In President Obama’s final national security speech on Tuesday, he spoke about the importance of staying true to our values, of not returning to torture, and of transparency. Now, in his remaining time in office, he has an opportunity to take action to advance these goals and to do something of great importance for the public’s understanding of our history. He has the ability to protect the Senate Intelligence Committee’s full 6,700-page report on torture from being lost, perhaps forever.
Given President-elect Donald J. Trump’s unconscionable campaign pledge to “bring back waterboarding” and “a hell of a lot worse” — acts that would be illegal if carried out — President Obama’s leadership on this issue has never been more important.
Drawing on our decades of work in the Senate and our chairmanships of the Armed Services and Intelligence Committees, we are calling on President Obama to preserve the full torture report as a matter of profound public interest. We are not asking him to necessarily agree with all of the report’s findings, though we certainly hope he does, but we are asking him to protect it as an important piece of history.
The president could do this simply by allowing departments and agencies that already possess the document to enter it as a federal record, making it much more difficult for a future administration to erase.
This simple but consequential action is something that President Obama can do now, and it is something that he can do unilaterally.
Why is this so important?
Many people do not realize that the roughly 500-page summary of the Senate report that was declassified and made public at the end of 2014 is only a small part of the story. The full report remains classified. It is one of the largest reports in Senate history, and it is by far the most thorough account of what happened during a dark period when waterboarding and other brutal techniques were used and given legal cover — a decision by the George W. Bush administration that President Obama wisely reversed.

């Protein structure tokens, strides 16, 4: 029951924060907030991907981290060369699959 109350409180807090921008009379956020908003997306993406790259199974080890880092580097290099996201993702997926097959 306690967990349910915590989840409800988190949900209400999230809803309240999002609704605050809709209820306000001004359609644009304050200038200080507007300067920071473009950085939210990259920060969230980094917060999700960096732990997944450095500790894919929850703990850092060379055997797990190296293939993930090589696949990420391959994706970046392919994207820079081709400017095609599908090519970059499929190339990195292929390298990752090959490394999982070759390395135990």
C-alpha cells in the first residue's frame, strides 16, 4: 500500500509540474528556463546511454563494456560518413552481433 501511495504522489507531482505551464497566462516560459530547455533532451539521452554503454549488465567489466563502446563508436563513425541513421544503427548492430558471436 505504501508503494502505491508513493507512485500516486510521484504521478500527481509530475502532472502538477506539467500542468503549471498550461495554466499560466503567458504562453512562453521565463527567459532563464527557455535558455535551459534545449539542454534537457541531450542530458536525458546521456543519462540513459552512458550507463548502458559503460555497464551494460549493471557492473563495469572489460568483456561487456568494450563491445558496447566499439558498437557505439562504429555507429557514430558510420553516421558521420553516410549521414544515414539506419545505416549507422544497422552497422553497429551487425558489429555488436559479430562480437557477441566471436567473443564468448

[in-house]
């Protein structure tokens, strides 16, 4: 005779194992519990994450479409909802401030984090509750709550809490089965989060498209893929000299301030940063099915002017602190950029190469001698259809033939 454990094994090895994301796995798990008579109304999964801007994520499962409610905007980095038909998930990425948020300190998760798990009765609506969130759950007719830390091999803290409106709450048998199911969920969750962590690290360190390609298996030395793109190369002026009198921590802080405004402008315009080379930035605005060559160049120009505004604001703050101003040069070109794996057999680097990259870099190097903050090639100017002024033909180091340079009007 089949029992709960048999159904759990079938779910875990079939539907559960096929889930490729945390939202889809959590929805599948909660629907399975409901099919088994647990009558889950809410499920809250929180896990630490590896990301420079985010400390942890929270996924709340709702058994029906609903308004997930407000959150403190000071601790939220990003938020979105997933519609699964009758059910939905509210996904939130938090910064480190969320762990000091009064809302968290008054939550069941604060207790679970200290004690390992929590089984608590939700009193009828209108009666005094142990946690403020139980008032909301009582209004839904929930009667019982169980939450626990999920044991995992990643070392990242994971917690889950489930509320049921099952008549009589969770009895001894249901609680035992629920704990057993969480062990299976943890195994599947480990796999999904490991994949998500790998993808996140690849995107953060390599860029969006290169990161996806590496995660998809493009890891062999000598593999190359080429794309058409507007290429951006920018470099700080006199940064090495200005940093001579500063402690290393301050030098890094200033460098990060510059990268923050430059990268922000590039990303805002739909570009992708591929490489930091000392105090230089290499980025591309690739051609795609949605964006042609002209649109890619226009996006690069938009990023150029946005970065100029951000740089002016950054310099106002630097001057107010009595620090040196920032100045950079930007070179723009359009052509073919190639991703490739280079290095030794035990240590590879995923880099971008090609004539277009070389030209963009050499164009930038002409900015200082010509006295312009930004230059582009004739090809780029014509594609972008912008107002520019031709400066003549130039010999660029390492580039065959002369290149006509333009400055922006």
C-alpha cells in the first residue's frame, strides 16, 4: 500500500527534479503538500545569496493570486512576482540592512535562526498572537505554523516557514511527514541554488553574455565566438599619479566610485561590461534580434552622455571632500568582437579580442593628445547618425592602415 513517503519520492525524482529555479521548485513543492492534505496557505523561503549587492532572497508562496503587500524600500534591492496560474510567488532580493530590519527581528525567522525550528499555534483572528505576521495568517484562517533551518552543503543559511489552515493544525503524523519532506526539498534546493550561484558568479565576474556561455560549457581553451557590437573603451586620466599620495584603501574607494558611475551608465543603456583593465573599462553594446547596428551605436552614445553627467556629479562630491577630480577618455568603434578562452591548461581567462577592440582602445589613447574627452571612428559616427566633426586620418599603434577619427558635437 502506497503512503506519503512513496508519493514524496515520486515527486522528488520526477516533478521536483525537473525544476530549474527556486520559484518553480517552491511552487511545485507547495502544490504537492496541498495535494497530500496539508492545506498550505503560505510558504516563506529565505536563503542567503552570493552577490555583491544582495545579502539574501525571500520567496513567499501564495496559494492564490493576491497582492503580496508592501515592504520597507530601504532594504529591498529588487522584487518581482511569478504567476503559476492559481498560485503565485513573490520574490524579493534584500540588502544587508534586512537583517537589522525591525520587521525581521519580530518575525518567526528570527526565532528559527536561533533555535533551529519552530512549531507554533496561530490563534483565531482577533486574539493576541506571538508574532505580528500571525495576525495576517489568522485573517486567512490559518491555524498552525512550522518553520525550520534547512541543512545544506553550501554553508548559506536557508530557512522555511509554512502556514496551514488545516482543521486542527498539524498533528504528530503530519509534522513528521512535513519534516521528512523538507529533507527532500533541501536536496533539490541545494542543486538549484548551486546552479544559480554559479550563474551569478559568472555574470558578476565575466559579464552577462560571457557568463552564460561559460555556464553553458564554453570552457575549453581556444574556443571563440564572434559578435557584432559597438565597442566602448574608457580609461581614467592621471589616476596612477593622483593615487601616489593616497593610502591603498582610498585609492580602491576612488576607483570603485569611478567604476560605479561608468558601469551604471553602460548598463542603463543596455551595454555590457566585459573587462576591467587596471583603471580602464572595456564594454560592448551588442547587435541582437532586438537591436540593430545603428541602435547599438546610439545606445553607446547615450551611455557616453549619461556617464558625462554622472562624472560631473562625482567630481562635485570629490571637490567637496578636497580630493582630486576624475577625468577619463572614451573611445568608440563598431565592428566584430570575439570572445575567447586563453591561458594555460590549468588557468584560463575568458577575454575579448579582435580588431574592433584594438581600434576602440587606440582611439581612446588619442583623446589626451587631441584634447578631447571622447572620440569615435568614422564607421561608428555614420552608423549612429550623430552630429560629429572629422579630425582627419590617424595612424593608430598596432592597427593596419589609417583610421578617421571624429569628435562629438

While we are not allowed to discuss the contents of the full report, we can say that it contains volumes of new information — information that leads to a more complete understanding of how this program happened, and how it became so misaligned with our values as a nation. Most important, the full report contains information that is critical to ensuring that these mistakes are never made again.
However, that written history is in jeopardy.
In 2014, Senator Dianne Feinstein of California, then the chairwoman of the Intelligence Committee, sent the full report to the Obama administration, asking relevant departments and agencies like the C.I.A., Defense Department, State Department and Department of Justice to read it, and to make use of it in their training materials. However, after Republicans took control of the Senate, the new chairman, Senator Richard Burr of North Carolina, took the unusual step of trying to recall the full report that Senator Feinstein had distributed — to prevent it from ever being widely read or declassified. In this effort, Senator Burr has written to President Obama, insisting that the full report not only be returned but that it “should not be entered into any executive branch system of records.”
Since then the full report has been locked in limbo, with the Obama administration unwilling to even open the document, but also unwilling to return it to Senator Burr.
This state of limbo is likely to change in January.
Given the rhetoric of President-elect Trump, there is a grave risk that the new administration will return the Senate report to Senator Burr, after which it could be hidden indefinitely, or destroyed.
Establishing the report as a federal record would prevent this from happening.
President Obama has said that “one of the strengths that makes America exceptional is our willingness to openly confront our past, face our imperfections, make changes and do better.” We couldn’t agree more, but to do that it is critical to know our history and to have a full accounting of how mistakes happened in the first place. The Senate Intelligence Committee’s full report on torture is that history.
Now in his final days in office, the president has an opportunity to ensure that his efforts to prevent a return to torture endure beyond his time in the White House. He has said of torture, “I will continue to use my authority as president to make sure we never resort to those methods again.” We urge him to make good on that pledge by protecting the full Senate report from those who may try to hide or destroy it.
The New York Times